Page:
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This is a follow up to this question. I am using Mma 10 on a MacBook-Pro with OS-X Mavericks. After reading the documentation under CCompilerDriver/tutorial/SpecificCompilers I did the following:

Needs["CCompilerDriver`"];
CCompilers[]

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The documentations says they are the compilers that are found on my machine and that the CCompilerDriver package is automatically called when using CompilationTarget->"C" inside Compile. However, I can't get Compile working with CompilationTarget->"C". I also tried the Basic example in the documentation for CreateLibrary, and $Failed was returned. That means a suitable compiler could not be found. The documentation at CCompilerDriver/tutorial/SpecificCompilers also says, " Many Unix-type operating systems such as Linux or Mac OS X come with GCC already installed. If it is not present, then it can be added with a relatively simple configuration step." Can you help me with that simple configuration step?

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  • $\begingroup$ What does FileNames["/usr/bin/clang"] give? It should give a result, since CCompilers[] is supposed to only list things that are actually installed. $\endgroup$ – Brett Champion Aug 3 '14 at 2:09
  • $\begingroup$ Very likely you need to install Xcode. unless things changed with Mavericks, OSX has a compiler available but not installed by default. $\endgroup$ – user4860 Aug 3 '14 at 3:28
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To long for comment,

Hit Command+Shift+G from the OS X desktop

A Commandline will open,

enter /user/bin and hit open

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There will open a new window, containing a long list, search for clang:

enter image description here

If clang or others are NOT on this list, most likely you have to install "Command Line Tools" see here (or ask Google ...).

Always check with friends when installing new Software!

Good Luck!

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  • $\begingroup$ After doing that I see the clang file. Then I wrote the simple Compile function acl suggested below. It compiled without problem and it works. The problem is solved! $\endgroup$ – Ted Ersek Aug 3 '14 at 16:35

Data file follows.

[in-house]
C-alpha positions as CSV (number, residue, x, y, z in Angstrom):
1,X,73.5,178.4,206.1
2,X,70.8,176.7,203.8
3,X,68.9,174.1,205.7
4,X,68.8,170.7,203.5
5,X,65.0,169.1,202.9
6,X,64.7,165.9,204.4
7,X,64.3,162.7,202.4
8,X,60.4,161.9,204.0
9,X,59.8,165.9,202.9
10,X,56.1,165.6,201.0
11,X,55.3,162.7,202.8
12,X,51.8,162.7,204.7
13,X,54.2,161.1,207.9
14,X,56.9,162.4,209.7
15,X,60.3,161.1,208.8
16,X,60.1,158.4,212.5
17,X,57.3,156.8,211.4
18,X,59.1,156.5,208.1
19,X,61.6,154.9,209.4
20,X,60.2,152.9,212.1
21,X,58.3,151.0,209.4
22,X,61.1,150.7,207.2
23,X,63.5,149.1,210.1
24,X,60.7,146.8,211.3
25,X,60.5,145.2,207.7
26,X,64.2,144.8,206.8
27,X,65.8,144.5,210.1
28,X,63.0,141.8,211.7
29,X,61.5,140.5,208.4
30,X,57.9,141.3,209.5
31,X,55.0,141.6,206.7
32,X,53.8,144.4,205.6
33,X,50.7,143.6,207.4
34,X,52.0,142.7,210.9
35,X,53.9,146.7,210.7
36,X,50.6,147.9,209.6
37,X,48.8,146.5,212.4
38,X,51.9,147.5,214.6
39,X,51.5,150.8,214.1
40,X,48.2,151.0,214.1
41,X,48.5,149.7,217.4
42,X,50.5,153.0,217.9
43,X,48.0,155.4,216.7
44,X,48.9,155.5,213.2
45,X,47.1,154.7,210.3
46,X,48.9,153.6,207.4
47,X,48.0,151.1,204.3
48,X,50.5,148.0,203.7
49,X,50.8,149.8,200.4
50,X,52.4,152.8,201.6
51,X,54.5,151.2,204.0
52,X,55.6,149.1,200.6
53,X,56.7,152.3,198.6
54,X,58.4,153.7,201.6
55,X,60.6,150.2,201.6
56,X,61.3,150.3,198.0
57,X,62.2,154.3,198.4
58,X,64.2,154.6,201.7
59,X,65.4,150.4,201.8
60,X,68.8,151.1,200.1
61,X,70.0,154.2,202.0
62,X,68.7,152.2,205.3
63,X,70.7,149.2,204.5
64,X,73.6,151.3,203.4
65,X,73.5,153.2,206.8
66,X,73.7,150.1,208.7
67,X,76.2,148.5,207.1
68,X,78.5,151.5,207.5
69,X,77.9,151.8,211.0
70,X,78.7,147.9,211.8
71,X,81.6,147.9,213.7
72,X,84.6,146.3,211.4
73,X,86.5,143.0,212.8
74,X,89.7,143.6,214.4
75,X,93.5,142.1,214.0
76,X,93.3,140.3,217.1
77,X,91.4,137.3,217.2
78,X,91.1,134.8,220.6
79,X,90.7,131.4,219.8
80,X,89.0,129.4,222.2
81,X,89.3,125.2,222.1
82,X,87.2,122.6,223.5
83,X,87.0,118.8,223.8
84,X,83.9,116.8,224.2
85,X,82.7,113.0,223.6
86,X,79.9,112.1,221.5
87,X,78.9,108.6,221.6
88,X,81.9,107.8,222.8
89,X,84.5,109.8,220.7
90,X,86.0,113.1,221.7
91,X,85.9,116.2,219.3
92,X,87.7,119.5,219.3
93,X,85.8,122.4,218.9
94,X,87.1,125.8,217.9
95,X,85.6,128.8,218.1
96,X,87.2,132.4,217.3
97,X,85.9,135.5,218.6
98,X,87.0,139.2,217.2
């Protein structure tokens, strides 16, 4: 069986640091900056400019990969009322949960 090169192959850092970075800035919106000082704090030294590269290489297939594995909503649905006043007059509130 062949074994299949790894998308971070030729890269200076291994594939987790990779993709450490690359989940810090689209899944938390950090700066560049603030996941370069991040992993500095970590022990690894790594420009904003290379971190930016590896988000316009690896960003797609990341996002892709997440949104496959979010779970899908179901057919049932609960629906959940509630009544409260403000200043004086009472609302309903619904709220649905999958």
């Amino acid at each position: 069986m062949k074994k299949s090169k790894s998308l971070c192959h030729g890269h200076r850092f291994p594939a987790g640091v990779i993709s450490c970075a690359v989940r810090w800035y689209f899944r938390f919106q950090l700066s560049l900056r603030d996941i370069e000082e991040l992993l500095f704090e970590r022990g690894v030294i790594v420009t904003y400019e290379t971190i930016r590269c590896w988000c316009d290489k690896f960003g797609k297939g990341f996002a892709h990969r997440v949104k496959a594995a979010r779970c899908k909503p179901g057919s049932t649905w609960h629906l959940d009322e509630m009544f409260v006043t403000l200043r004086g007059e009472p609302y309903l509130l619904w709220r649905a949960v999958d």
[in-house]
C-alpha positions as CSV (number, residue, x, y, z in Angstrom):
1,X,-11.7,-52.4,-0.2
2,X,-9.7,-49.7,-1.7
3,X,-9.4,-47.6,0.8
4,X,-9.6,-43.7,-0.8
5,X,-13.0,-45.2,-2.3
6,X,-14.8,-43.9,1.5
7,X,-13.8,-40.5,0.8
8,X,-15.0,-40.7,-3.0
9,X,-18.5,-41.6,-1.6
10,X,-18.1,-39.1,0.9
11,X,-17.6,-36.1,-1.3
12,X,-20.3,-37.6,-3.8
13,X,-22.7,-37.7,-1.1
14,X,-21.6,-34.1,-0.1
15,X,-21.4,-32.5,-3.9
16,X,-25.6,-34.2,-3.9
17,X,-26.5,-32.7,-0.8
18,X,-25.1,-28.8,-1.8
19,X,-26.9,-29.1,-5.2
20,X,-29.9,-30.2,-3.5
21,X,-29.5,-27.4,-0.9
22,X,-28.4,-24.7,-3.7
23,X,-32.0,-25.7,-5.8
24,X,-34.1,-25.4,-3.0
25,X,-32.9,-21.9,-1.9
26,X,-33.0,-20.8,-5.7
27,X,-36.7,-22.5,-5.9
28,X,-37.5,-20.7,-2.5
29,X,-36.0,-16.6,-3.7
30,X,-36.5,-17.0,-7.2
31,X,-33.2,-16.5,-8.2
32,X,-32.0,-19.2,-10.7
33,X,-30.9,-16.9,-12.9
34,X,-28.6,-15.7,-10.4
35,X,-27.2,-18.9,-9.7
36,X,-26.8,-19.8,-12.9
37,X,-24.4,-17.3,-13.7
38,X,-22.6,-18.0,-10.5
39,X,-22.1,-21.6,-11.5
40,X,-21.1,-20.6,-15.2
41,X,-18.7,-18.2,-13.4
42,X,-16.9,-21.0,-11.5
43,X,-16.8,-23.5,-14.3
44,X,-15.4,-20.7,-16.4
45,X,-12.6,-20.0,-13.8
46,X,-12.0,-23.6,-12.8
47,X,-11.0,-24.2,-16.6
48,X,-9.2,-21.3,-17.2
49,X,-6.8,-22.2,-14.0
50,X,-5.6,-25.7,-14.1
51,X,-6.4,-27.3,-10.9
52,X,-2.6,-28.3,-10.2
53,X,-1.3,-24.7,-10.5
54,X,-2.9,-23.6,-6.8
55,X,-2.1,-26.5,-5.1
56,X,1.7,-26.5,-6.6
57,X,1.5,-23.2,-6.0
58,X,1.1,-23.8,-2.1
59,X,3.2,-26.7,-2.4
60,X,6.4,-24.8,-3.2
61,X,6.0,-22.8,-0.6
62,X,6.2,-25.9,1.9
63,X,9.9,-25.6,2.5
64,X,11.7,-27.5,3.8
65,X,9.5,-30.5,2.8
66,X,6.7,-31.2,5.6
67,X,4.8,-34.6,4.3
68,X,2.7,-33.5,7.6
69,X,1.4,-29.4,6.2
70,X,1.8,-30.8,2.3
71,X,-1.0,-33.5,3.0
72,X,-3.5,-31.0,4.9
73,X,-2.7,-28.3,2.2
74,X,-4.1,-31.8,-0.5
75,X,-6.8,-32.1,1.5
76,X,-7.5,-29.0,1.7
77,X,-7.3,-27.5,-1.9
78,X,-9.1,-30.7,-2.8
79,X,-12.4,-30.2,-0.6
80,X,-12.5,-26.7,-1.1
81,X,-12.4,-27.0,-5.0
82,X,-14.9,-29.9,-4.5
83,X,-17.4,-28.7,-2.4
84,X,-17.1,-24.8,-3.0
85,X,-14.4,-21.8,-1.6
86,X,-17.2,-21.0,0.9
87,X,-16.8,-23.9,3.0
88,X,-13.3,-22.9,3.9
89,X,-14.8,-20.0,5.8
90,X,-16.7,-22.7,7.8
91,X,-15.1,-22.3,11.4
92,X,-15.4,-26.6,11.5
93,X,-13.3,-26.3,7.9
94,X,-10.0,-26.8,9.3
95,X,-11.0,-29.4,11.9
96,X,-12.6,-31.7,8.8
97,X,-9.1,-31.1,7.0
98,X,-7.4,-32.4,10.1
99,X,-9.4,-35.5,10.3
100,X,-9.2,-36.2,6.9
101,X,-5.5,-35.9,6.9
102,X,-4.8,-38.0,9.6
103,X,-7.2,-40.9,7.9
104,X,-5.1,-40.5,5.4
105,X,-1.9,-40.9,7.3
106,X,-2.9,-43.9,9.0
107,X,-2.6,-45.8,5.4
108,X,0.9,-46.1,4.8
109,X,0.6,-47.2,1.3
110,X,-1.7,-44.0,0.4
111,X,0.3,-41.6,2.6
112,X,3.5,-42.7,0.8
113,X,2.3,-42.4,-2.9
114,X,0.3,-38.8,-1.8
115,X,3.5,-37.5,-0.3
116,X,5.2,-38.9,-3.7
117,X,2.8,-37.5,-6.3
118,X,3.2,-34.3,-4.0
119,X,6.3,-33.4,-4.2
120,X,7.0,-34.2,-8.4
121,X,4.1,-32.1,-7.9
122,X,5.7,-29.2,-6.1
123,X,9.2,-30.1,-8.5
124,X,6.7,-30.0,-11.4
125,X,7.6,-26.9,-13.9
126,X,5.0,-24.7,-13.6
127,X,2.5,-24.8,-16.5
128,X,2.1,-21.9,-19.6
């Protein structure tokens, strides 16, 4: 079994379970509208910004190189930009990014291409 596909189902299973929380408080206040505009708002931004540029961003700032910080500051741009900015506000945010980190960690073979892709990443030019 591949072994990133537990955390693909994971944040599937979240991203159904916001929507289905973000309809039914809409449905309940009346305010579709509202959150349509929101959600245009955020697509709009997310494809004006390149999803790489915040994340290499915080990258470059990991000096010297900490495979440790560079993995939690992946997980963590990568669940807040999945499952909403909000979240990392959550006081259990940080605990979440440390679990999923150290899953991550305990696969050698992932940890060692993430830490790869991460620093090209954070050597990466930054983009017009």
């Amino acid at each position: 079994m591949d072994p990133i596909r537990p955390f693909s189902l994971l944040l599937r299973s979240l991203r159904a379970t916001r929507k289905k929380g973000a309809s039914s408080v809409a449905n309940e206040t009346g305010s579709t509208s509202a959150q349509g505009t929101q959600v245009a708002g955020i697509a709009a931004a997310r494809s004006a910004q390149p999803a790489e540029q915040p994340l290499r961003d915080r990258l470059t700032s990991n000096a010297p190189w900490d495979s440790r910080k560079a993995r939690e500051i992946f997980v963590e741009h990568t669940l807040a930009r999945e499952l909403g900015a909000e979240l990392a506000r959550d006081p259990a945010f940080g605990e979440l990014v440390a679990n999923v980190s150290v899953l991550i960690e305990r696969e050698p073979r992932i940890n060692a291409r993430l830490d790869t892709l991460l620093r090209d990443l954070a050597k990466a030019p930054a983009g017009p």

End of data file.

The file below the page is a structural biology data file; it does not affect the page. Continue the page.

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Very likely you need to install Xcode. Unless things changed with Mavericks, OSX has a compiler available but not installed by default

As Brett Champion mentioned, try FileNames["/usr/bin/clang"] If this returns a file, then clang (A compiler) is installed, and likely should work.

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  • $\begingroup$ FileNames["/usr/bin/clang"] returns {/usr/bin/clang}. I downloaded and installed Xcode, registered with Apple as an xCode developer. I can open the xCode IDE, but there may be some other steps needed to get it working. Anyway, I thought xCode is an objective-C compiler. From what I read it sounds like you can't write a C program for OSX. It seems you have to write an objective-C program instead. However, Compile in Mathematica doesn't allow for CompilationTarget->"objective C". So what do I do next? $\endgroup$ – Ted Ersek Aug 3 '14 at 14:01
  • $\begingroup$ @TedErsek You can most certainly write C programs for OSX (or any other language for which you have a compiler). XCode is an IDE, which is meant to help with writing code. It's focussed on objective C and C, but supports other languages. Now, you seem to have clang installed in the usual place, so there is some misconfiguration in mma itself. Does Compile[{{z, _Real, 1}}, Sin[z], CompilationTarget -> "C"] also return $Failed? $\endgroup$ – acl Aug 3 '14 at 15:28
  • $\begingroup$ I evaluated that simple example. It compiles without problem, and it works. The problem is solved. $\endgroup$ – Ted Ersek Aug 3 '14 at 16:37

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